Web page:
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Why Christians Should Judge.

Updated on October 11, 2016

To judge or not to Judge...

Mathew 7:1 admonishes us not to judge for fear of being judged ourselves. But is that really the only reason not to judge? Furthermore, what is judgment actually, and is it ever ok for a Christian to do?

We will discuss common definitions of judgment, consider its implications to Christian life and morality, and come to a conclusion based on the evidence.

Popular definitions

Epistemological/Cognitive Definition-- Without getting into too much philosophy, cognitively the act of "judging" is the 2nd of three steps when perceiving a person, thing, or new idea.

Basically, Cognitive judgments occur whenever we affirm or deny something about a subject. For example, if I say "x" is blue but not white, I have made two judgments, one affirming an attribute, and one denying an attribute of the subject. Based on this model we make thousands of unconscious judgments every day.

Judicial Definition--- In the Judicial system judgment is concerned with Justice, and is two fold by 1) assigning either innocence or guilt to a subject based on legality, and 2) Discerning the appropriate form and amount of punishment. Typically the people who carry this out are 1) law enforcement who been trained and entrusted for the task, 2) judges who have been elected by people, and 3) a jury who is selected through a relatively rigorous process. Still, this form of judging through the Justice System fails occasionally.

Biblical Greek Definitions-- On of the most common NT Greek verbs is Krino (κρίνω ) which occurs 114 times in the NewTestament. It has a myriad of meanings: To separate, to approve, to pronounce right or wrong, and to rule or govern.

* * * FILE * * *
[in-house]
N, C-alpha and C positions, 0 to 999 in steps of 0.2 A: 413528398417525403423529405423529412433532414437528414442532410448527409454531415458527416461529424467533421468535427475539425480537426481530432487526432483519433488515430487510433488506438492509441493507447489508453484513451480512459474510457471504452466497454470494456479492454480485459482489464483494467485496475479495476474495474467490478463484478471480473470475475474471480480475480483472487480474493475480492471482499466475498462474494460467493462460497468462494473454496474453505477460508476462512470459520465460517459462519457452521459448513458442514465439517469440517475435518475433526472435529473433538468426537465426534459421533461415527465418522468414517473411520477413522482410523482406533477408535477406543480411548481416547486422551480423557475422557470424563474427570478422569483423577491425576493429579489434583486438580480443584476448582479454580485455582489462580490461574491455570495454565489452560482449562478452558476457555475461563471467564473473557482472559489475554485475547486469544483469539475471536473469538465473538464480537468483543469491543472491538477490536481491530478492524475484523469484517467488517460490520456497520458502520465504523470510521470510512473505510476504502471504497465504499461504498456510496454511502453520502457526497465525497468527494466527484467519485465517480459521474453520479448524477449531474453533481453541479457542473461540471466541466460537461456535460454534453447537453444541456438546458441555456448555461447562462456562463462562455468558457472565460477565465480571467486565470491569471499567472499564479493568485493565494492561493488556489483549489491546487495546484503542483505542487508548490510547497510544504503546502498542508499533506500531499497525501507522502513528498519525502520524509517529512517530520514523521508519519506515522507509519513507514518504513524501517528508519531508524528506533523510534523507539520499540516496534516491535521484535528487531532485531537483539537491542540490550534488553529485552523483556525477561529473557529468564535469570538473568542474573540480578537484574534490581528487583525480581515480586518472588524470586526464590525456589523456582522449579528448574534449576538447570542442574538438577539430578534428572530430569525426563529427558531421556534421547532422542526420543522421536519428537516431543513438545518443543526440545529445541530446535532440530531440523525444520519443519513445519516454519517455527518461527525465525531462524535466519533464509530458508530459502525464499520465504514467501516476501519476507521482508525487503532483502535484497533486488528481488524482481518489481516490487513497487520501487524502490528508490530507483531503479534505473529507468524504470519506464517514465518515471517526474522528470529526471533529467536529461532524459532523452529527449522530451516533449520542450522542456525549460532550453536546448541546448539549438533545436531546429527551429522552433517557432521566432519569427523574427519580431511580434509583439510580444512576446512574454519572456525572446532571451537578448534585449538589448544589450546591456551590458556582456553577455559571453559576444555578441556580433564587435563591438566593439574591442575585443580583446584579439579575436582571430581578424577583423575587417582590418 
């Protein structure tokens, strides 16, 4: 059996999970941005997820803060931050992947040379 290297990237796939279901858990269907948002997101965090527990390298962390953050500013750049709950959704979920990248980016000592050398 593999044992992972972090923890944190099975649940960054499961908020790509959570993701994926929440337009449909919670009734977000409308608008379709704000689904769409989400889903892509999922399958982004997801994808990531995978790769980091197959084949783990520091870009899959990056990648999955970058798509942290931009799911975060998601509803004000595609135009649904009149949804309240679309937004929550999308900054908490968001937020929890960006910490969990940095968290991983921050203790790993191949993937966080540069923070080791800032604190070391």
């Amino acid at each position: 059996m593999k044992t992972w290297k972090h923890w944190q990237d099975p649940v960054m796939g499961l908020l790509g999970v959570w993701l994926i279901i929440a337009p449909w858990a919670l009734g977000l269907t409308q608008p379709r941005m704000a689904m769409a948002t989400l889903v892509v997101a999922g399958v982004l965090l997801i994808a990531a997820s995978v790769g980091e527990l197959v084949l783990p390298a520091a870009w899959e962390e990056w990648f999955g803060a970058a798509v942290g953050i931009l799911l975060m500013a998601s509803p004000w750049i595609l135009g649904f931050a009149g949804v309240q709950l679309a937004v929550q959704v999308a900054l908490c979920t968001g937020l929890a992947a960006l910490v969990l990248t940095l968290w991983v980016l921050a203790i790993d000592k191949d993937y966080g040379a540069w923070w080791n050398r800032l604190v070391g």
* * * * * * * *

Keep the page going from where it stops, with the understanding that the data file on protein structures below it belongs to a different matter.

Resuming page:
The Biblical Side of Judging

The Bible says quite a lot about Christians judging:

-Don't judge the splinter in your neighbors eye when you have a plank (Matthew 7:1-5)

-Judge not by appearance but by right judgment (John 7:24)

-Avoid causing divisions in the Church (Romans 6:17)

-Correct transgression in a spirit of gentleness (Galatians 6:1)

-The Spiritual person judges all things (1 Cor 2:15)

Yes, but...

The answer seems to be a qualified yes. In some sense it is o.k., and perhaps even necessary for Christians to judge.

Obviously when we talk about the problems with Christians judging we are talking about them doing it to humans. There is no moral problem with realizing that the sky is blue. But there can be problems with judging the actions or character of another human person. So, let's finally get to it, when is it o.k., and not o.k., to judge another human person?

As Christians we have a duty to know right from wrong, and most times we also are obliged to tell people that what they are doing not only hurts their relationship with God, but other people as well. It is not our job however to condemn, alienate, or be superior to others. Here we must remember Christ's words, "whoever has not sinned, may cast the first stone." He wasn't saying the action wasn't wrong, he was saying that since all of us are guilty of sin, we have no basis to think ourselves better than anyone else.

Therefore, when one of your friends lies to someone, you have a duty to tell them its wrong (maybe they don't know), but you do NOT have the right to tell them they are going to hell or to make yourself out to be better than they are because of that. Which of us has never lied before? Condemnation is not only inherently prideful (and hence hypocritical), it also divides Christian unity and many times turns people AWAY from Christ. Do you want to be the cause of that?

The Other Side of Virtue

Judging can be thought of as a virtue, and we've already seen what happens when you judge too much... but what can happen when you don't judge enough? You get people who are so afraid of hurting other peoples feelings that they instead allow the world to live in sin. They say, "oh, if HE doesn't think lying/stealing/killing is wrong, who am I to challenge his beliefs". Even if they know what is right and wrong (and sometimes they're not even comfortable judging THAT), they refuse to impose their judgment on others. That is judgment in deficiency, and that can be just as bad as judgment in excess.

So my readers, ask yourselves, "Am I judging Justly, with love and in the correct amounts?"

© 2011 R D Langr


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